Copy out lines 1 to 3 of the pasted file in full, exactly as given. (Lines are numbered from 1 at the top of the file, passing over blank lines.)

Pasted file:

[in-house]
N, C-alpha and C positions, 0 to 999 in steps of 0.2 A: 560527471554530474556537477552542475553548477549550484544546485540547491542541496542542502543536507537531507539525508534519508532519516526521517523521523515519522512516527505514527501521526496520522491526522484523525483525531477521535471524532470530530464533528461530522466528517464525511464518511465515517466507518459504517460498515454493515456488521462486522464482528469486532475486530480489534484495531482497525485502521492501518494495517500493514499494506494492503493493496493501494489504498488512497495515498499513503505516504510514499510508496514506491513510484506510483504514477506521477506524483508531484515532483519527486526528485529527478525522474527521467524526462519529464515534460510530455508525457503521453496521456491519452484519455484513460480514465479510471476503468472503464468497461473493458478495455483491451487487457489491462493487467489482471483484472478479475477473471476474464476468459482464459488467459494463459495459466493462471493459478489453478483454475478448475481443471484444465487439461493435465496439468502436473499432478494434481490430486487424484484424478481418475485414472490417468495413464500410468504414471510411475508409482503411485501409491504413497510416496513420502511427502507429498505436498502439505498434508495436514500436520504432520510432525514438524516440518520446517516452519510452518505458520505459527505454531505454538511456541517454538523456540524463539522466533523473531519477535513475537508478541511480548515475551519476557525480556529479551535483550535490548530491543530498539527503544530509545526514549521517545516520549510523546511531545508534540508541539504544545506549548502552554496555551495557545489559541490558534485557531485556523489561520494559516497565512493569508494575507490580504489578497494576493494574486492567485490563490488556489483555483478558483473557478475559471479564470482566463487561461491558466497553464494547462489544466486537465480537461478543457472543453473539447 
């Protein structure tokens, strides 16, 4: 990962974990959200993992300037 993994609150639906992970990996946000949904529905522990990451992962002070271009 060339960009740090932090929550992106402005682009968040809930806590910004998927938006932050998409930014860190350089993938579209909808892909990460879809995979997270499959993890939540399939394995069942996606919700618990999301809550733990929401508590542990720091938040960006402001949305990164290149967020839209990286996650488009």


[in-house]
N, C-alpha and C positions, 0 to 999 in steps of 0.2 A: 560527471554530474556537477552542475553548477549550484544546485540547491542541496542542502543536507537531507539525508534519508532519516526521517523521523515519522512516527505514527501521526496520522491526522484523525483525531477521535471524532470530530464533528461530522466528517464525511464518511465515517466507518459504517460498515454493515456488521462486522464482528469486532475486530480489534484495531482497525485502521492501518494495517500493514499494506494492503493493496493501494489504498488512497495515498499513503505516504510514499510508496514506491513510484506510483504514477506521477506524483508531484515532483519527486526528485529527478525522474527521467524526462519529464515534460510530455508525457503521453496521456491519452484519455484513460480514465479510471476503468472503464468497461473493458478495455483491451487487457489491462493487467489482471483484472478479475477473471476474464476468459482464459488467459494463459495459466493462471493459478489453478483454475478448475481443471484444465487439461493435465496439468502436473499432478494434481490430486487424484484424478481418475485414472490417468495413464500410468504414471510411475508409482503411485501409491504413497510416496513420502511427502507429498505436498502439505498434508495436514500436520504432520510432525514438524516440518520446517516452519510452518505458520505459527505454531505454538511456541517454538523456540524463539522466533523473531519477535513475537508478541511480548515475551519476557525480556529479551535483550535490548530491543530498539527503544530509545526514549521517545516520549510523546511531545508534540508541539504544545506549548502552554496555551495557545489559541490558534485557531485556523489561520494559516497565512493569508494575507490580504489578497494576493494574486492567485490563490488556489483555483478558483473557478475559471479564470482566463487561461491558466497553464494547462489544466486537465480537461478543457472543453473539447 
């Protein structure tokens, strides 16, 4: 990962974990959200993992300037 993994609150639906992970990996946000949904529905522990990451992962002070271009 060339960009740090932090929550992106402005682009968040809930806590910004998927938006932050998409930014860190350089993938579209909808892909990460879809995979997270499959993890939540399939394995069942996606919700618990999301809550733990929401508590542990720091938040960006402001949305990164290149967020839209990286996650488009």